As I walked to the starting line I did what usually happens in my better races and I loosened my grip on the goals just a little bit. I thought, I'll stay tough, take advantage of the opportunity but if it's not there today, maybe I'll have another chance to run a 5000 PR in Brussels. (I found out after the race that Brussels was to be a 3000m this year not a a 5000m, so that was not the best plan). When the gun went off, I clicked my Timex, and went into animal brain mode. I clung to the lead pack, reminding myself that when it got hard, to be "ferocious", as that was 1.) the greatest compliment I'd ever gotten when Mamitu Daska called me that after we raced last month and 2.) possibly the only time that word has ever been used to describe me, so I am trying to hold onto it, for confidence purposes. The mile came in 4:44, I was in lane 2 as usual. Then 3000m came at 8:50, 4 seconds off the lead but 3 seconds ahead of schedule for me, which was encouraging. It was around there that I was dropped by the group, which I knew could happen. I just couldn't afford a 68-69 second lap that early knowing by my slowly numbing arms that I was already on the edge of lactic meltdown and if I fell off the race there was still a long lonely mile left (also- tried it before! it was bad.) I had to grind out 70's and 71's myself and plan to make up the difference on the last lap, where the promise of stopping in a minute lets you hurt yourself a little more. I was not totally alone though. The reality was, with 600m to go, Shannon Rowbury was still there and having a really good day. It was becoming a race within a race and we were both in American Record territory. For a moment I thought, to lose something worth that much to me would suck (records aren’t everything, but they are worth a lot!). Then I wiped that thought away along with some stinging sweat that was clouding my eyes, and pressed again, using that fear to keep me alert and on pace rather than going into panic mode. I just thought of the next step and was conscious of my pre-memorized splits and looking ahead to try to close the gap between the next woman and myself.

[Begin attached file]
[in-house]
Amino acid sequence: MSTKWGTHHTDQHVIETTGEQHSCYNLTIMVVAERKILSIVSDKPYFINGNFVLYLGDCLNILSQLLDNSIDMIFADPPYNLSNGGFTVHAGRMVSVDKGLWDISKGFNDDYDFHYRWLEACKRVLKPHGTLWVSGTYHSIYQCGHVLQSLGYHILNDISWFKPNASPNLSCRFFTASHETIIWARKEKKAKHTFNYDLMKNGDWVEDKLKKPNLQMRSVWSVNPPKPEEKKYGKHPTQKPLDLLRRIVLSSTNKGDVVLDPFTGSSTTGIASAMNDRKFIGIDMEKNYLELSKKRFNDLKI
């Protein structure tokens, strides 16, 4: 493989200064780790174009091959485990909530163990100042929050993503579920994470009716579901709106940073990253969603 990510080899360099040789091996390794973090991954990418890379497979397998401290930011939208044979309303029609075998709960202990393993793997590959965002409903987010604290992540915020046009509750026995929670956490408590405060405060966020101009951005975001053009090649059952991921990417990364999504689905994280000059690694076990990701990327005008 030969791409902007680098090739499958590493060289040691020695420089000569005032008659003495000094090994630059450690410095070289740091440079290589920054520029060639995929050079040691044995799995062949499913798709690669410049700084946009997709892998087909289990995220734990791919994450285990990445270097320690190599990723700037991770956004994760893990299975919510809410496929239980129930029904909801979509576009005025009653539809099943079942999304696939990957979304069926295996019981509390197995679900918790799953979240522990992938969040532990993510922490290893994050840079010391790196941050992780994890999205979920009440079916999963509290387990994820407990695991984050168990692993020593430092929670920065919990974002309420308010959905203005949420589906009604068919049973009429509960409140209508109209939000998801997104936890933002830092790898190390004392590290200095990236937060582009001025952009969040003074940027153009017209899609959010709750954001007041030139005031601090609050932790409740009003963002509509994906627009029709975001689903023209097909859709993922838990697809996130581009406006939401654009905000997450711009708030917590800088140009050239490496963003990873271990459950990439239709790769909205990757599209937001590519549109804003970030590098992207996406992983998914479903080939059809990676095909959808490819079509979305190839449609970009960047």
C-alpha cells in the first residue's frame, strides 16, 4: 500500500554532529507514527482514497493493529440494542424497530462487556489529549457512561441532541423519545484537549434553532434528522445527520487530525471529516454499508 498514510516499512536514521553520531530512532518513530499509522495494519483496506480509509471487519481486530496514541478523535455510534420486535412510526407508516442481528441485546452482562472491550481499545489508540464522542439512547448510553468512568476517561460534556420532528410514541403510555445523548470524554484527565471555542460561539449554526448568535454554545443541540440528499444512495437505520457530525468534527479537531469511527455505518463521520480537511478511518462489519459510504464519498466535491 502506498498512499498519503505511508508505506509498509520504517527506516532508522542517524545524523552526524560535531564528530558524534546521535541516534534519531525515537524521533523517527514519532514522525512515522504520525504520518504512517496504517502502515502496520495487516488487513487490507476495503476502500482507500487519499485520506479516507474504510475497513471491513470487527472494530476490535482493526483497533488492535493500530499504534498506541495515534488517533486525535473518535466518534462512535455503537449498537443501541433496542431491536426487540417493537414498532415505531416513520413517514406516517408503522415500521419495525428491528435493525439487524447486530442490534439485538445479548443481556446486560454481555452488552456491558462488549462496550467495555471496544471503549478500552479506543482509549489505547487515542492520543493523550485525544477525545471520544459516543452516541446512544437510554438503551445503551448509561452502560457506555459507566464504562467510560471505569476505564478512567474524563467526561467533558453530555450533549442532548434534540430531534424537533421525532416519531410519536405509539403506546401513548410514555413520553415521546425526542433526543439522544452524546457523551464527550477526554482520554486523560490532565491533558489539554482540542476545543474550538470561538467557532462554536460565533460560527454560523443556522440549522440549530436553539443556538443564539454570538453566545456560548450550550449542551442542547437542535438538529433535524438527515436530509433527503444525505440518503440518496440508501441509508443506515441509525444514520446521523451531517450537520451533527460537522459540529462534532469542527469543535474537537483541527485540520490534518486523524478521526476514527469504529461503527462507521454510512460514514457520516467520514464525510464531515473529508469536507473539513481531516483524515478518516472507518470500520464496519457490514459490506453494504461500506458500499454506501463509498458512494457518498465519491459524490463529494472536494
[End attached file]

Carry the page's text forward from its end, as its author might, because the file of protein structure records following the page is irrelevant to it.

I finished 6th in 14:42.64 and did a fist pump that probably confused the 5 women who finished ahead of me (check out the results) (5). I was happy though-that was my fastest time in four years and actual whole seconds off of the American record rather than the fractions I had skimmed off in 2010 (6).
The next few hours weren't as glamorous as you may imagine someone’s last night in Monaco being. I volunteered for drug testing, which is required for ratification of US track and field records, and was pretty ok with being stuck in the basement of the track chugging water and trying to squeeze out a pee sample as the realization of an accomplished goal set in. I rushed back to the hotel for the last 30 minutes of the fancy banquet before I had to excuse myself to go puke in my room. Too much water! I wasn’t sure that was possible! After that there were 2 hours to sleep before catching a bus to the airport with a big crew of athletes, coaches and managers who had been living la vita Monaco a few hours before. I had a weird feeling of not wanting to take another sip of water for the next 13 hours but still getting thirsty for something. I was also really grateful for the PR but wanted 3 more seconds, so I sort of knew the feeling (7).